HOSCO / Blog
Chatting with Christina Bonnard
Operations Analyst at Mandarin Oriental Hotel Group
Posted on: September 06, 2011
Christina graduated from Switzerland’s Ecole hôtelière de Lausanne in 2007, with a Bachelor of Science degree in Hospitality Management. She specialized in marketing, and is fluent in French and English. While at EHL, she completed her internships in F&B operations at the Lausanne Palace & Spa, Switzerland, and in Brand Identity and Quality Control at Club Méditerranée, Djerba, Tunisia.
Upon graduation, Christina worked as a Business Analyst for the Mandarin Oriental Hotel Group in Hong Kong. Her daily tasks included conducting market research and competitor analysis to help identify investment opportunities in new destinations for the brand. After completing this training, she moved to the marketing department of the group’s flagship property in Hong Kong, where she gained further valuable experience in hotel operations. In February 2011, Christina moved back to the group’s headquarters as an Operations Analyst where she is now supporting the Group Financial Controller, Operations.
Mandarin Oriental Hotel Group is an international hotel investment and management group with luxury hotels, resorts and residences in Asia, Europe and the Americas. The group began with the opening of its flagship property, The Mandarin, in Hong Kong in 1963, and now operates, or has under development, 41 hotels representing over 10,000 rooms in 26 countries. The group aims to be widely recognized as the best global luxury hotel group, providing 21st century luxury with oriental charm in each of its properties. On June 28, 2011, the latest addition to the group’s portfolio opened its doors in Paris on the famed rue Saint Honoré.
Mandarin Oriental Hotel Group is a member of the Jardine Matheson Group, a multinational corporation based in Hong Kong. With roots dating to the end of the 18th century, Jardines is a Fortune 500 company with interests in retail, real estate, financial services, shipping and aviation, engineering and construction, automobile manufacture and distribution
Your day-to-day at MOHG?
As an Operations Analyst for Mandarin Oriental Hotel Group, I work closely with the Group Financial Controller, Operations. His job involves visiting our various properties in Asia and meeting with each hotel Financial Controller (or Finance Director) to review and improve the financial outlook of the properties. My day-to-day varies a lot depending on the support needed. I spend most of my time conducting financial analysis on past, current and future trading results, compiling standard operational policies and assisting the Group Director of Operations on other ad hoc projects from conceptualisation to project implementation.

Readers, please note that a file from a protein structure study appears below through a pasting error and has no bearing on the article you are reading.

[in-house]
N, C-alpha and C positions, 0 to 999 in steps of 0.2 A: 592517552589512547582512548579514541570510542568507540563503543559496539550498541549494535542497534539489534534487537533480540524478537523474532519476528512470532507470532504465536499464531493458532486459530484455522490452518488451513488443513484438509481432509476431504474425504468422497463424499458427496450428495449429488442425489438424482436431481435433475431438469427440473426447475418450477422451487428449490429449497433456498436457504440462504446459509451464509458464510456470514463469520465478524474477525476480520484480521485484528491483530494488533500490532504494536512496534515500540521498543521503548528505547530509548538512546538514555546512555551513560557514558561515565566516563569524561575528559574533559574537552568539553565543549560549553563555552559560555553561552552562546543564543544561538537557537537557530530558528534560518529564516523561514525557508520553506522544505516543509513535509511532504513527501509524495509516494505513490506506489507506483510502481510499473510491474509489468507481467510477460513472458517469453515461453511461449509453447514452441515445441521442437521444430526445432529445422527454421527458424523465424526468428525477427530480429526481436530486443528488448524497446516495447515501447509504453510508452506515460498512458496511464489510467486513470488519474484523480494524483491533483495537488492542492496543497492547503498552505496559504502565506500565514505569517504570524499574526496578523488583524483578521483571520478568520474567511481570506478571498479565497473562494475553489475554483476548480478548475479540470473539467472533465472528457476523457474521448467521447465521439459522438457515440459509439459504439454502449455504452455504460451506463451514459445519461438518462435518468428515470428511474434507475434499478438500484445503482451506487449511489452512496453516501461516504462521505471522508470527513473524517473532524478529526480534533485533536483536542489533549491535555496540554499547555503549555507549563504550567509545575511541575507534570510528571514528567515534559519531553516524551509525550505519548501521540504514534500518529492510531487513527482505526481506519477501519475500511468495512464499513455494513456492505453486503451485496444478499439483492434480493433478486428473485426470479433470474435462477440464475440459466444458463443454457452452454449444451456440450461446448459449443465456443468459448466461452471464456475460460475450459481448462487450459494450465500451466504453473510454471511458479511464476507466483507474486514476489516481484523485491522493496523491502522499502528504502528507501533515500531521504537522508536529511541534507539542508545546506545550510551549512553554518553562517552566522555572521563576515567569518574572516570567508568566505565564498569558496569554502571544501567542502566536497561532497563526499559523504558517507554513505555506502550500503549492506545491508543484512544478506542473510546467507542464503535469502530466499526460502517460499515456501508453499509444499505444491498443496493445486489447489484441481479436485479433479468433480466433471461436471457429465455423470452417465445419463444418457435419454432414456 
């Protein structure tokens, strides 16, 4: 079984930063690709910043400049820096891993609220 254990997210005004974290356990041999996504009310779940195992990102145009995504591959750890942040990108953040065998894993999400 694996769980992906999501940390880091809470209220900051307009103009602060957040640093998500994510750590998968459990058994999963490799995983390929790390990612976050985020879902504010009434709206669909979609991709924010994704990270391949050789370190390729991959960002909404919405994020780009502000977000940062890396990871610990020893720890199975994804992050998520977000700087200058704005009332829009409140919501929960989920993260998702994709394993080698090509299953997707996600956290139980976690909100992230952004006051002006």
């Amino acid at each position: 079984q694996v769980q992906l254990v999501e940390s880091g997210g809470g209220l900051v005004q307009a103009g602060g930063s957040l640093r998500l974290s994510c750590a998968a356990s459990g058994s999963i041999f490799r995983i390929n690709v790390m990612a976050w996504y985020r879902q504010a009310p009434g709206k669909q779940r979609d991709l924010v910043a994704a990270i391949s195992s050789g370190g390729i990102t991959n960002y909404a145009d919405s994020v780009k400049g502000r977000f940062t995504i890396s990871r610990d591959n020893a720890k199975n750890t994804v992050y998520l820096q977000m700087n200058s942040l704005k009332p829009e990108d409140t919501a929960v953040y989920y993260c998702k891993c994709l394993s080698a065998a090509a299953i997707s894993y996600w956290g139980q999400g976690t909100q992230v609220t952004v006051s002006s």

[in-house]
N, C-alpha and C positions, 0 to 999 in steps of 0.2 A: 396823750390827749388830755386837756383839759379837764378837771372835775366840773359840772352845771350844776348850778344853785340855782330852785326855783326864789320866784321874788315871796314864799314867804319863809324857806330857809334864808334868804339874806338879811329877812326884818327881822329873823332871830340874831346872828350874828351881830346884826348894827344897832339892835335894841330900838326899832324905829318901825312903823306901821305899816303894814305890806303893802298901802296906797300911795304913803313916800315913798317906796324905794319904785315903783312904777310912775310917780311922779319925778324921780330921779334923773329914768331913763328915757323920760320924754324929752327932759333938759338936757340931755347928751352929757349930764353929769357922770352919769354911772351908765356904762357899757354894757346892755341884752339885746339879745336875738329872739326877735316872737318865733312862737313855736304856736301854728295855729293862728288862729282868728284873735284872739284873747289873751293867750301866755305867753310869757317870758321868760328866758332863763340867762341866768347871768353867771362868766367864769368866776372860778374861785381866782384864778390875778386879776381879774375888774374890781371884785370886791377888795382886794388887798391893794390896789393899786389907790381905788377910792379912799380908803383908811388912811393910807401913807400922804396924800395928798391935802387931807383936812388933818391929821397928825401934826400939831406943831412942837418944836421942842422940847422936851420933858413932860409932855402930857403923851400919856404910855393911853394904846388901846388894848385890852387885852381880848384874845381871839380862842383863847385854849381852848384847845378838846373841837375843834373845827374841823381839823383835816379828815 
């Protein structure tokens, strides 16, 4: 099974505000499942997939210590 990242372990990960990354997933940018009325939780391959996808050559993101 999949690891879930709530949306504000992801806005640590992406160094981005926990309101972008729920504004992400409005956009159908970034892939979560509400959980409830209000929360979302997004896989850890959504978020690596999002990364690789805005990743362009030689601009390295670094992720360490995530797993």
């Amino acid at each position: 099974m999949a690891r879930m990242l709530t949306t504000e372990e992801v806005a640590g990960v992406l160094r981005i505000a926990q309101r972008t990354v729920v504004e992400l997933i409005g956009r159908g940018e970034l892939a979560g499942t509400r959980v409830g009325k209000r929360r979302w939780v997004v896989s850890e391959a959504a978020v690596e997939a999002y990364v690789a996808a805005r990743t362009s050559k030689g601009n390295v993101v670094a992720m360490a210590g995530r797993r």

What do you like the most about your job?
I like being part of a luxury hotel chain that aims to expand oriental heritage. I also enjoy working with top managers while being part of strategic decision processes.
Your best achievement or memory since graduation?
I recently handled a key project on next year’s hotels budgets, normally performed by someone much more senior than me. While I really enjoyed it, I was quite surprised and pleased to see that my work was shared with top executives.
And your worst?
My worst memory was my first week in Hong Kong, where I was lost in an area trying to find a Western Union branch. There no English speakers and hanging in restaurant windows were strange things like chicken feet and beef intestines. I must admit that I felt really far from home. To make a long story short, I never found the Western Union branch but I did manage to pay my rent on time (and even tried the food at one of those restaurants a few months later).
Your advice to the young talents of our industry?
Be motivated and take challenges. Rome wasn’t built in a day and your career will be the same. There will be ups and downs, but benefit from everything you can and look at the positive sides (networking, work experience, cultural experience, personal development, etc.) as these will all be part of you as a future leader.
Don’t be afraid to start your career abroad, even though it might mean compromising on some things (friends, family, salary, title, etc.). You will realize that the cultural experience and opportunities are worth it and will enable you to grow professionally and personally, which, in my opinion, is key for a good leader.
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